If there were any doubts that the Carnation Revolution, which ushered in the Third Portuguese Republic, was a military movement, it is perhaps enough to consider the first three Presidents of the Republic after April 25, 1974. The first was General António de Spínola; the second General Francisco da Costa Gomes; and the third General António Ramalho Eanes. They were all Generals.
Eanes is unique in one respect. When he left office at age 51 after two terms as President of the Republic, he was still younger than any other democratically elected President taking office for the first time. Yet at the time of the Carnation Revolution, he was a serving officer in Angola, unknown to anyone except his professional colleagues in the army.
From June 1974 to June 1976, he progressed in rank from Major to General, and also became President of the Republic at the age of 41. How had this rapid promotion happened? How had this unknown young man captured the votes of the majority of Portuguese who were voting in a Presidential election for the first time in the new Republic?
The young Eanes
António was born in Castelo Branco in 1935 into the family of a civil construction contractor, Manuel dos Santos Eanes. He had two older sisters and one younger brother, each of whom was educated in a profession. The sisters qualified in teaching or commerce, and young João in civil engineering. Their parents merit respect for the education they made available to their children, and they also inculcated values of honesty and honour.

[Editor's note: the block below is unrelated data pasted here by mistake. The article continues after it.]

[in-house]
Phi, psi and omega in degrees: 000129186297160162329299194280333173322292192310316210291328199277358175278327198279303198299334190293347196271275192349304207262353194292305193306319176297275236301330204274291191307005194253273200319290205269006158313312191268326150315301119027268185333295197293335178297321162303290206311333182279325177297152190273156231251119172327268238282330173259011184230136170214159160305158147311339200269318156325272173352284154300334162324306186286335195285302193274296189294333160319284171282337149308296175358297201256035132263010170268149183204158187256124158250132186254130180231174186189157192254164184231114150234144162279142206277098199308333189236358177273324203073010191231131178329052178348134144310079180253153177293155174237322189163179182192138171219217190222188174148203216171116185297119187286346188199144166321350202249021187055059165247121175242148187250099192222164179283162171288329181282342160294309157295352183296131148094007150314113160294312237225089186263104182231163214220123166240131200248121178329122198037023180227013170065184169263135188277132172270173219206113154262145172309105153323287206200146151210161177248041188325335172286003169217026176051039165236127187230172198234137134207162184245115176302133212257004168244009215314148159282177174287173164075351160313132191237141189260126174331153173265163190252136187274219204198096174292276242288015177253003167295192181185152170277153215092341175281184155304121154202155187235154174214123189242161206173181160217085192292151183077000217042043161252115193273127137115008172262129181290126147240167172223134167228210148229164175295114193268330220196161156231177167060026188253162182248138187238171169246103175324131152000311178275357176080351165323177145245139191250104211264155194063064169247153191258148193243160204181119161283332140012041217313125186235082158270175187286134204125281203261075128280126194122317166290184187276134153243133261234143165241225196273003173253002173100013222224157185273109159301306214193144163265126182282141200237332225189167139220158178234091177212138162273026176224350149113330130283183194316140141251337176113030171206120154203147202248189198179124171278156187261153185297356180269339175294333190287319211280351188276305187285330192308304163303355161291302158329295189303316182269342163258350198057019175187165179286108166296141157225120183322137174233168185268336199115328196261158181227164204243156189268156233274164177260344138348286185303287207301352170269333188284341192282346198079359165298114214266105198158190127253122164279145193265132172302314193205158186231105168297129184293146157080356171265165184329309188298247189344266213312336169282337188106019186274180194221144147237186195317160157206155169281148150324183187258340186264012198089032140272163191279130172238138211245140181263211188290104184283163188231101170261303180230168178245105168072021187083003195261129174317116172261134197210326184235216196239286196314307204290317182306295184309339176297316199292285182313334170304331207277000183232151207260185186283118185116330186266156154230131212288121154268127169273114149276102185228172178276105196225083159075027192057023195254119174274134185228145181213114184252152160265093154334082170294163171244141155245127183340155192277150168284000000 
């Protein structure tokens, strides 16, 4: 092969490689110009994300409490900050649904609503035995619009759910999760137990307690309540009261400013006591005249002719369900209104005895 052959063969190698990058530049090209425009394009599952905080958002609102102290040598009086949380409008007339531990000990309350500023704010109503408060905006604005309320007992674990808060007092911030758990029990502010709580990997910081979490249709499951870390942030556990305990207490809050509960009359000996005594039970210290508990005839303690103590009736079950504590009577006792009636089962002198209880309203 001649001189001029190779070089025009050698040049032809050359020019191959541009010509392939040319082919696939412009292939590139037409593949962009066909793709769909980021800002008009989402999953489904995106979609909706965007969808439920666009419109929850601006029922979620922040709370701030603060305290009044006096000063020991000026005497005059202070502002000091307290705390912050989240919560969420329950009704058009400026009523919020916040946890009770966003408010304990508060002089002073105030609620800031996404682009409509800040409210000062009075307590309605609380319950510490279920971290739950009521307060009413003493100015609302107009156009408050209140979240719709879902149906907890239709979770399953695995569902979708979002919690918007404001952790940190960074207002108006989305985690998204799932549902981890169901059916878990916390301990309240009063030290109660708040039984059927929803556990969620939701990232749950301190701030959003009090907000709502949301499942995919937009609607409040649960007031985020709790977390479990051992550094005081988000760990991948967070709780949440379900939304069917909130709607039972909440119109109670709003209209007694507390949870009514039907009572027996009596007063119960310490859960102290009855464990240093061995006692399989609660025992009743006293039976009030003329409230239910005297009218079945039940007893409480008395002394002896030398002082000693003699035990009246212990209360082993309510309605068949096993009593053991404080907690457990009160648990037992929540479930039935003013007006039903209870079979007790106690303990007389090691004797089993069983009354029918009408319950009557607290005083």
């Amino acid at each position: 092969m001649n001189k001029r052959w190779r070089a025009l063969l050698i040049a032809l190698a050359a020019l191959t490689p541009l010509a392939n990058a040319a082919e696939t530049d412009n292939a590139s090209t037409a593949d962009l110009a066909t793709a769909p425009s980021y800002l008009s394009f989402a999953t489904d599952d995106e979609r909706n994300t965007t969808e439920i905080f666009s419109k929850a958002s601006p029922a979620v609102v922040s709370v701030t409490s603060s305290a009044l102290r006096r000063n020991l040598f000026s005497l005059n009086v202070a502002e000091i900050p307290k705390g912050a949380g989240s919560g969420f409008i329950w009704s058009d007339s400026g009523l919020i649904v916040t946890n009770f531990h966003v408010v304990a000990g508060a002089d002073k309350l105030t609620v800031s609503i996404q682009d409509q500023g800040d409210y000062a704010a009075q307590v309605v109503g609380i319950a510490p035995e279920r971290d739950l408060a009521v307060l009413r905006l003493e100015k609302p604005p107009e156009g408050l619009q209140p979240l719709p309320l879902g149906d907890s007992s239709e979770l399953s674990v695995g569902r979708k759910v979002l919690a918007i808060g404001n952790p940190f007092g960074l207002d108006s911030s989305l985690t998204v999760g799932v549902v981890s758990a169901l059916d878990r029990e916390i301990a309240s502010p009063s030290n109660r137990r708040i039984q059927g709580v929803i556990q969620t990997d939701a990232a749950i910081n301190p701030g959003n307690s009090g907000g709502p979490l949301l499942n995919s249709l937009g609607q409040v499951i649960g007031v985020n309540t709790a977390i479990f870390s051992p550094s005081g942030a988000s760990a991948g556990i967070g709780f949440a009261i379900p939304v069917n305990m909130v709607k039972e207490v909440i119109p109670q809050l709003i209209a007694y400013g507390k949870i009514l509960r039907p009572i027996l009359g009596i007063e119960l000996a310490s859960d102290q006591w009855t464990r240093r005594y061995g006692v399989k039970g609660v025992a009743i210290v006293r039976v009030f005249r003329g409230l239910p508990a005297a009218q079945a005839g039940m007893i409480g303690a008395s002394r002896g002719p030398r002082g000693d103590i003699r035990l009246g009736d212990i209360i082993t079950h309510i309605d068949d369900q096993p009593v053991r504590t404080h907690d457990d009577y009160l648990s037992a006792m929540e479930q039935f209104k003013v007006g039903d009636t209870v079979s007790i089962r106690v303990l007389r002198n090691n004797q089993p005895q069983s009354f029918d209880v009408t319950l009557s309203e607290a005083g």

When he failed a year at the Liceu of Castelo Branco in 1947, 12-year-old António had a memorable lesson from his father. He was told that many other boys of his age would be working from dawn till dusk, earning for the family, but he, on the other hand, had the privilege of an education, and his father would not support a slacker. The boy took heed and, when he left school, his marks averaged 80%.
With his quiet, introspective and disciplined personality, he had dreamt of becoming a priest or a doctor, but António eventually chose a career in the army because it seemed the quickest way to become financially independent. He said: “I wanted to escape small-town life. For a 17-year-old, the military life holds attraction. My education was also nationalist, which contributed to my choice. But I never joined the Mocidade Portuguesa.”
Service in the army
António Eanes joined the army in 1952, finishing his cadet course in 1957 as Second Lieutenant. Posted to Mafra, he qualified as a physical training instructor. On his first overseas posting to Goa in 1958, he was captivated by the different lifestyle.